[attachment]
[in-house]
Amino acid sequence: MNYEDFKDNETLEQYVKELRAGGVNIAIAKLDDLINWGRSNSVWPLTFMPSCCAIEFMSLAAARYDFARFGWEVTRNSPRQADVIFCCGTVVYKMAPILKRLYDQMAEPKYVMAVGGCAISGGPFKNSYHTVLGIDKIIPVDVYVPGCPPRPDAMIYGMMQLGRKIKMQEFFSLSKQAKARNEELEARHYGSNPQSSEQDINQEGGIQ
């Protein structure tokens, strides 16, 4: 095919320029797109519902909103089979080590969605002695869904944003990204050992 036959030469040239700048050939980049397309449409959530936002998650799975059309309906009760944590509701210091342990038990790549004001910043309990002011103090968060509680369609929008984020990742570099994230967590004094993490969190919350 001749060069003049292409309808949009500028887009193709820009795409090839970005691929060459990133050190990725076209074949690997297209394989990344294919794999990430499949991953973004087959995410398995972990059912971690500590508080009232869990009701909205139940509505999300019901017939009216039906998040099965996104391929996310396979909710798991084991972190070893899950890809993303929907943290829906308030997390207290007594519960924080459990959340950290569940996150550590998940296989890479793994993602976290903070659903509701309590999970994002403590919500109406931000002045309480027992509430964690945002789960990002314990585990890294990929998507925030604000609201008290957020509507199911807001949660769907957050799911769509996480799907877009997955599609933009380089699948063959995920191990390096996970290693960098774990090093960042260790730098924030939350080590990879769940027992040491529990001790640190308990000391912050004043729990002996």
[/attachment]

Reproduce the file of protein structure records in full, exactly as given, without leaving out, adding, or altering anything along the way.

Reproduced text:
[in-house]
Amino acid sequence: MNYEDFKDNETLEQYVKELRAGGVNIAIAKLDDLINWGRSNSVWPLTFMPSCCAIEFMSLAAARYDFARFGWEVTRNSPRQADVIFCCGTVVYKMAPILKRLYDQMAEPKYVMAVGGCAISGGPFKNSYHTVLGIDKIIPVDVYVPGCPPRPDAMIYGMMQLGRKIKMQEFFSLSKQAKARNEELEARHYGSNPQSSEQDINQEGGIQ
């Protein structure tokens, strides 16, 4: 095919320029797109519902909103089979080590969605002695869904944003990204050992 036959030469040239700048050939980049397309449409959530936002998650799975059309309906009760944590509701210091342990038990790549004001910043309990002011103090968060509680369609929008984020990742570099994230967590004094993490969190919350 001749060069003049292409309808949009500028887009193709820009795409090839970005691929060459990133050190990725076209074949690997297209394989990344294919794999990430499949991953973004087959995410398995972990059912971690500590508080009232869990009701909205139940509505999300019901017939009216039906998040099965996104391929996310396979909710798991084991972190070893899950890809993303929907943290829906308030997390207290007594519960924080459990959340950290569940996150550590998940296989890479793994993602976290903070659903509701309590999970994002403590919500109406931000002045309480027992509430964690945002789960990002314990585990890294990929998507925030604000609201008290957020509507199911807001949660769907957050799911769509996480799907877009997955599609933009380089699948063959995920191990390096996970290693960098774990090093960042260790730098924030939350080590990879769940027992040491529990001790640190308990000391912050004043729990002996």